Being the Trekkie that I am, I recently purchased the Star Trek Cookbook. I thought it would be a nice idea to give you all here a taste, so to speak, of what this book has to offer. To accomplish this, I invited a friend over for dinner and picked out a recipe.
The recipe is Alfarian Hair Pasta. Before I go on to the Earth variety of this dish, I’ll give you some background on the original. The Alfarian Hair Pasta is made from the hair-follicles of an Alfarian. This high-protein and fibre hair is harvested during shedding season on the planet Tarkannan. Since the Alfarian is not present on Earth, some adjustments have been made to the recipe and the ingredient list (for four servings) is as follows:
1 16-ounce package of angel hair pasta
1 6-ounce can of anchovy paste removed
1 6-ounce can of tomato paste
6 large tomatoes, chopped not present
2 medium onions, chopped
1 small green bell pepper, chopped became red pepper
Â½ clove of garlic, sliced thin
Â½ clove of garlic, crushed
Â¼ cup of parsley, freshly chopped not present
1 teaspoon fresh basil not present
1 tablespoon oregano
2 teaspoons sugar
1 bay leaf removed
2 tablespoons olive oil
Grated Parmesan cheese to taste not used
half a courgette (aka Zucchini)
I slightly modified this due to not having tomatoes, parsley or basil. It being Pentecost, I could not go to the store and get it as they were all closed. I also did not have a green pepper so substituted a red one. A final modification was the removal of anchovy from the ingredient list (I hate anchovy) as well as the bay leaf (no idea what that was). I added courgette and some more tomato paste to make up for the lost real tomatoes and anchovy paste.
The cooking procedure itself also underwent some modifications as the recipe, when followed to the letter, takes more than 1½ hours to finish, and we just did not have that much time.
So, on to the actual cooking itself. The process as I describe here is what I did, and is not a direct copy from the book. It also assumes that all the necessary chopping, slicing and crushing has been done.
Put the olive oil into a large pan and add the sliced garlic. Quickly cook the garlic and then add the onions and pepper. Then add the tomato paste, stir and let simmer for a bit. Keep stirring or else it will stick to the bottom (as happened to me, I did get it all off but it’s a pain in the ass when doing the dishes). This can be stopped by adding a generous amount of cooking cream (I use light) to make the paste a bit more fluid. Add the herbs, sugar and courgette and stir again so it mixes nicely.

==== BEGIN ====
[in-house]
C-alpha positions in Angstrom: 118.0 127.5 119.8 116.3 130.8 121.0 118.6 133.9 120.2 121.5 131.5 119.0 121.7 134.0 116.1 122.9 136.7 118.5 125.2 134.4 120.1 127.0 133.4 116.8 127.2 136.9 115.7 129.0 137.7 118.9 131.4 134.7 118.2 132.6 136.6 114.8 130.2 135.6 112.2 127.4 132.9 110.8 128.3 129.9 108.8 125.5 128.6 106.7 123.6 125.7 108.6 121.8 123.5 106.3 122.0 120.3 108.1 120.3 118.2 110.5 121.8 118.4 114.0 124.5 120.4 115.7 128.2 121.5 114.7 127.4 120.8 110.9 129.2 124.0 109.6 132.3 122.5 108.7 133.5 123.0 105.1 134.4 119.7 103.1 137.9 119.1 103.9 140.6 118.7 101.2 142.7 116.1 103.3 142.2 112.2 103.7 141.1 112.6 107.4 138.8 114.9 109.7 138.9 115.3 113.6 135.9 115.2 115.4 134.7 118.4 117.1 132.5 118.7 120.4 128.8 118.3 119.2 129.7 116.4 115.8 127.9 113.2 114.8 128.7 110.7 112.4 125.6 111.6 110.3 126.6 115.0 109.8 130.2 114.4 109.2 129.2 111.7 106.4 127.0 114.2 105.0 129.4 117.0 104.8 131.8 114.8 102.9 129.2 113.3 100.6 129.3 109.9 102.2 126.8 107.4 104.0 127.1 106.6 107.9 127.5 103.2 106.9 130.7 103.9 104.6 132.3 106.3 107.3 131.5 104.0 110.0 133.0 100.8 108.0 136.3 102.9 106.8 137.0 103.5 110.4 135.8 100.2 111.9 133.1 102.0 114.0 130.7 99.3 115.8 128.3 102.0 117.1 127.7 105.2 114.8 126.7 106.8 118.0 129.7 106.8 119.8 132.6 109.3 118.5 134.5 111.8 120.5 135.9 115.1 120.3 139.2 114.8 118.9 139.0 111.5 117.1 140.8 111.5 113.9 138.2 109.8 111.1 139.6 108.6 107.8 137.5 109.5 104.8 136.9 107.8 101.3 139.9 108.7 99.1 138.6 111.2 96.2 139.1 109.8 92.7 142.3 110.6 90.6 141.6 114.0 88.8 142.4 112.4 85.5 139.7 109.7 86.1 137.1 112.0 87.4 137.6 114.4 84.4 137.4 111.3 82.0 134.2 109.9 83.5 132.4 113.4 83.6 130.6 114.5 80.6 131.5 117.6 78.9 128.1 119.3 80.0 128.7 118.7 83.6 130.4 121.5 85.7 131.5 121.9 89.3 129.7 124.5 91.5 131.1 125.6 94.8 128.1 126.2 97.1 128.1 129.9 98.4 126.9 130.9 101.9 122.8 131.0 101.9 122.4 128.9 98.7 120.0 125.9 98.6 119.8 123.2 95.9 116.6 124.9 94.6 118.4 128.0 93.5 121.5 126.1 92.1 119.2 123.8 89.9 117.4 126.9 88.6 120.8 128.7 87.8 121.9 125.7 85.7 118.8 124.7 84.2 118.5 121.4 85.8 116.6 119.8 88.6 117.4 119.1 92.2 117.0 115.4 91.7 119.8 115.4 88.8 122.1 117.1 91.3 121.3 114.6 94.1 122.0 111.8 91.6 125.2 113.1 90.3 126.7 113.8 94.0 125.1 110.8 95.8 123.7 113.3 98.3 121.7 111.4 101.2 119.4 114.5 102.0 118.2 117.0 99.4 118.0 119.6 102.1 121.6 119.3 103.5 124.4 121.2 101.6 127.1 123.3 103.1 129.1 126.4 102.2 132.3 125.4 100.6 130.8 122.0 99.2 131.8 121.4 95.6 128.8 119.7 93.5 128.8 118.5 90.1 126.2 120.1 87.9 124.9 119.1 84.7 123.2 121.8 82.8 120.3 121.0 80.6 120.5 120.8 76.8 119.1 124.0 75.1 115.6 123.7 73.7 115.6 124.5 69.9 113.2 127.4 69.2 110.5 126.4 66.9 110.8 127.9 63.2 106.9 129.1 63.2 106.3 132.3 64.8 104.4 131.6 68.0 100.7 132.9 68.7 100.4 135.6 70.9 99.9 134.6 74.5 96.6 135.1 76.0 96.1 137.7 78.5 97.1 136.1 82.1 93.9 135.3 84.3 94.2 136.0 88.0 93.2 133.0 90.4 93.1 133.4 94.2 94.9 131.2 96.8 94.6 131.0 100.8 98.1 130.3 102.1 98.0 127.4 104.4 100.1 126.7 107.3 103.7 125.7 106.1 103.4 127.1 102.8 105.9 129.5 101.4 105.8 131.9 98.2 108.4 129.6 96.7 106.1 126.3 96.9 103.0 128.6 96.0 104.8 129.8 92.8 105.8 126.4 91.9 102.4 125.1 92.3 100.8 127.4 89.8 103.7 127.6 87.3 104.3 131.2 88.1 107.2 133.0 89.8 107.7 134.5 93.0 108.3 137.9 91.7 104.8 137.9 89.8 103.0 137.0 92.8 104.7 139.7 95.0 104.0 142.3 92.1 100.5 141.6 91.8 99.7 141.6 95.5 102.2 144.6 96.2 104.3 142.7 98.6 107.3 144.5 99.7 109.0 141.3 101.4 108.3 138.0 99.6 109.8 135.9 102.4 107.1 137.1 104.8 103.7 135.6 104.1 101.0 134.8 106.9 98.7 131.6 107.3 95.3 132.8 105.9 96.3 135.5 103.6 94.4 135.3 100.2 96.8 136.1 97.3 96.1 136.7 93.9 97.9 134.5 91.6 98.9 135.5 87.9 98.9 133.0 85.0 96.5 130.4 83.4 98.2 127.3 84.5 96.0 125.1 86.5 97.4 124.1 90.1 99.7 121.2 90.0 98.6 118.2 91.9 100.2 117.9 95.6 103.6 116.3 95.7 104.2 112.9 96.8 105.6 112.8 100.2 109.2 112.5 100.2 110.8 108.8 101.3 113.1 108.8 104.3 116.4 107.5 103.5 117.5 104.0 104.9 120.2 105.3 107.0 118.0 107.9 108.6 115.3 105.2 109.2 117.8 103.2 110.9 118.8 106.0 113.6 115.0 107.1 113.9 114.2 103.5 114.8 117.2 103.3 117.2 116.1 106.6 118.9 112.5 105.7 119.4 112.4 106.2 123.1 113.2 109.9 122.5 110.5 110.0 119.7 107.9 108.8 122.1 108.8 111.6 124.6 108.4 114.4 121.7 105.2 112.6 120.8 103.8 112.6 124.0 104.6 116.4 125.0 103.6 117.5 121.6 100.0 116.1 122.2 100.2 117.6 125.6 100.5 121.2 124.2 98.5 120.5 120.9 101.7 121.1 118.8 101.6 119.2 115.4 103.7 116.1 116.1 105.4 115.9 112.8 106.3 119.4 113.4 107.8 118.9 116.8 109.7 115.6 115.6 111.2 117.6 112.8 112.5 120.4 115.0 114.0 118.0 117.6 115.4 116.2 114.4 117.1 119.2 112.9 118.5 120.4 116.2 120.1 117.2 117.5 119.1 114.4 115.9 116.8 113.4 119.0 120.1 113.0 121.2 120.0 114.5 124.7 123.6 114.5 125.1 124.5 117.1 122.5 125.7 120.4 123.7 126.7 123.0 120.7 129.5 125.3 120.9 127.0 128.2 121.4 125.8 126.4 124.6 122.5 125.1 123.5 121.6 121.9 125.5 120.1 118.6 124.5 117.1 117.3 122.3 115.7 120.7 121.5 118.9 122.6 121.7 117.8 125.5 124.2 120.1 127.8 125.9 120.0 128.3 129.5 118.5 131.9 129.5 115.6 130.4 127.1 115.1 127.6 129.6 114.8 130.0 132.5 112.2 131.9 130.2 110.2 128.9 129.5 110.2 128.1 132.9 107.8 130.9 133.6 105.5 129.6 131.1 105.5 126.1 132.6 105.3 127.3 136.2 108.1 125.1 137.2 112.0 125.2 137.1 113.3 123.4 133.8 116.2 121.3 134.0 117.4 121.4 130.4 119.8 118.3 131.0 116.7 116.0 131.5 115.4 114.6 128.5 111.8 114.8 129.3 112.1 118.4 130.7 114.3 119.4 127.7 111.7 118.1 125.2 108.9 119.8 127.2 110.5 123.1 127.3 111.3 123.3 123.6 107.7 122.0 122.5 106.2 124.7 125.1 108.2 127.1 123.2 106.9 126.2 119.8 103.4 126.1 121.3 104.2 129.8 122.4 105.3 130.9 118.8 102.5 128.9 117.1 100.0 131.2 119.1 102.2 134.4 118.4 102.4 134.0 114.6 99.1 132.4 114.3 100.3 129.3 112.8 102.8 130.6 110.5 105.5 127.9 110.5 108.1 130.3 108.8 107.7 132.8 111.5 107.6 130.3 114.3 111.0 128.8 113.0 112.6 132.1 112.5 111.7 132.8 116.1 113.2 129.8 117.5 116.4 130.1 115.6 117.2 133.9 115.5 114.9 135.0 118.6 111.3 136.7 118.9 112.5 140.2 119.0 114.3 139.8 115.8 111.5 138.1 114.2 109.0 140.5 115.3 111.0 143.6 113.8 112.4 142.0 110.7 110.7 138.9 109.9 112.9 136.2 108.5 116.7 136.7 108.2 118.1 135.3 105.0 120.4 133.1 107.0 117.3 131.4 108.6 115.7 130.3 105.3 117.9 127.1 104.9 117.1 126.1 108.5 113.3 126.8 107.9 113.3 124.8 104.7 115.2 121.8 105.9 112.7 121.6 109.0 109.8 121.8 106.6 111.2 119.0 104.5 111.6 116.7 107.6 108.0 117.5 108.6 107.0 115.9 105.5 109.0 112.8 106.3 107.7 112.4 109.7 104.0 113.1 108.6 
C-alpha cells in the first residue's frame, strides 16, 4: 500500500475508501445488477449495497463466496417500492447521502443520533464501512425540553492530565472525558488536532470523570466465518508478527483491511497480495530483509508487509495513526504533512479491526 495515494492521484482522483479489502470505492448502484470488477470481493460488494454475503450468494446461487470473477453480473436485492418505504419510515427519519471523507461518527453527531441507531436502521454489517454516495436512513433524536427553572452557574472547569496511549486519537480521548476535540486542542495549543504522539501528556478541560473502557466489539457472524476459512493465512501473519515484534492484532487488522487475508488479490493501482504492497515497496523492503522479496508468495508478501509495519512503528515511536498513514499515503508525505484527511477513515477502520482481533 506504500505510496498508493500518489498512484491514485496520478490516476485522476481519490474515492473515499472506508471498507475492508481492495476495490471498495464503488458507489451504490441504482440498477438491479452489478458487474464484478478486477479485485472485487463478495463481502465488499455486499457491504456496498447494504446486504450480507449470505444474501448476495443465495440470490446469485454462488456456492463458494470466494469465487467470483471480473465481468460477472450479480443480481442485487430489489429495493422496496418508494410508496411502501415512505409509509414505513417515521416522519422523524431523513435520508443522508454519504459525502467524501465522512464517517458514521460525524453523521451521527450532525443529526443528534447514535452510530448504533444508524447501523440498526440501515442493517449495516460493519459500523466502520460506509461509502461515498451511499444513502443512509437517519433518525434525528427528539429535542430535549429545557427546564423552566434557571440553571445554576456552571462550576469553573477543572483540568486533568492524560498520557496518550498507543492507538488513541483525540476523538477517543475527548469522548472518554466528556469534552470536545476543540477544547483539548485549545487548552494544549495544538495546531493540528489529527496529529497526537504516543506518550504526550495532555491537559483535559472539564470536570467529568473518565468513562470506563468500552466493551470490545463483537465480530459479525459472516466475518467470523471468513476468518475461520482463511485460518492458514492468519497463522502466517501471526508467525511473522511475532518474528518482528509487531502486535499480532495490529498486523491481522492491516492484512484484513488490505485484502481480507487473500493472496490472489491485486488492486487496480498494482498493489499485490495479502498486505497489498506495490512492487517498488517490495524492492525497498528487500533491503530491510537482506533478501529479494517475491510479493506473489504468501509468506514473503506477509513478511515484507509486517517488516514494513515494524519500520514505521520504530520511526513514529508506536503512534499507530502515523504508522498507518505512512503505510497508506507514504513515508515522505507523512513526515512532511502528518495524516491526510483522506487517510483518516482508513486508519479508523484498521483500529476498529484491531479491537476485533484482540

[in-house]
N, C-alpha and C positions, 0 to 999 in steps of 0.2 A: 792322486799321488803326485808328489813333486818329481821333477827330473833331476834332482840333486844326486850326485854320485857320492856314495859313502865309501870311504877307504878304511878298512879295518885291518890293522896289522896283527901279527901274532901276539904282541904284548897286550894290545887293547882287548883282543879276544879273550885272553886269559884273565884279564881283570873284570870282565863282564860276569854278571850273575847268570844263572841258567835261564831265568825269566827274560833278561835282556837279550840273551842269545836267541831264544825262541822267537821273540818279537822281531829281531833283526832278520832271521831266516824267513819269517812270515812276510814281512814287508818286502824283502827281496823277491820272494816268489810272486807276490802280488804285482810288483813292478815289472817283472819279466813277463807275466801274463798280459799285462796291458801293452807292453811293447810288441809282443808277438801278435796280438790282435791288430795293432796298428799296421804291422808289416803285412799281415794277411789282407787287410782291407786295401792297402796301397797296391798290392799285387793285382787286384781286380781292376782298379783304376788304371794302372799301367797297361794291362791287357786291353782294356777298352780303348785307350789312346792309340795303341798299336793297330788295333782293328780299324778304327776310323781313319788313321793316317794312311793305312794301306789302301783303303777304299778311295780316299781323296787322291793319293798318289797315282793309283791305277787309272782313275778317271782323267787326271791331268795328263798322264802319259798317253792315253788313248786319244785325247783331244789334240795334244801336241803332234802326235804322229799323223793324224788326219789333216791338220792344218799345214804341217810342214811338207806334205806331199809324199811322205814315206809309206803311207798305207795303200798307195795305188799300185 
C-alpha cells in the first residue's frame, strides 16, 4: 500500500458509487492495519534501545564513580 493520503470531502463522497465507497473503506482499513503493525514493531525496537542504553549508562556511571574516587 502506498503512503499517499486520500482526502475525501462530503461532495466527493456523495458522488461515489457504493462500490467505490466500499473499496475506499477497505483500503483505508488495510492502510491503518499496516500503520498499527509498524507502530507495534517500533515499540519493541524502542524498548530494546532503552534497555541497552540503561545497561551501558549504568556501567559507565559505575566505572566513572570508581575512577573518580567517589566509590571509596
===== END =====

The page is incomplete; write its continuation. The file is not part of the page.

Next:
The dish is a vegetarian one, but this is a nice time to add some meat to the mix (chicken or something). You can either use precooked meat that you dice and add to it so it can heat up again, or prepare some meat in a separate pan while you make the sauce and add that.
When you’re almost done with the sauce, cook the angel-hair pasta following the directions on the packaging. In general, the noodles need to be put in a pan of water and placed on the fire until the water boils or is near boiling. When that moment comes, stir the noodles to make them loose and leave them in the water for a few more minutes. Then remove them from the water and drain to get rid of all excess water.
For a fancy way of serving this, put the noodles in a bowl and place some sauce on top. Put the rest of the sauce in a separate bowl and serve. Regular, plain-ol’-Jane style involves the noodles being divided between, and placed directly on, the plates. The sauce then follows the same procedure and you just hand out the ready plates.
I really liked what I made and so did my friend so I’m hoping this will inspire (some) of you to wander into the kitchen and try it out for yourselves. Have a fun time cooking and enjoy the result.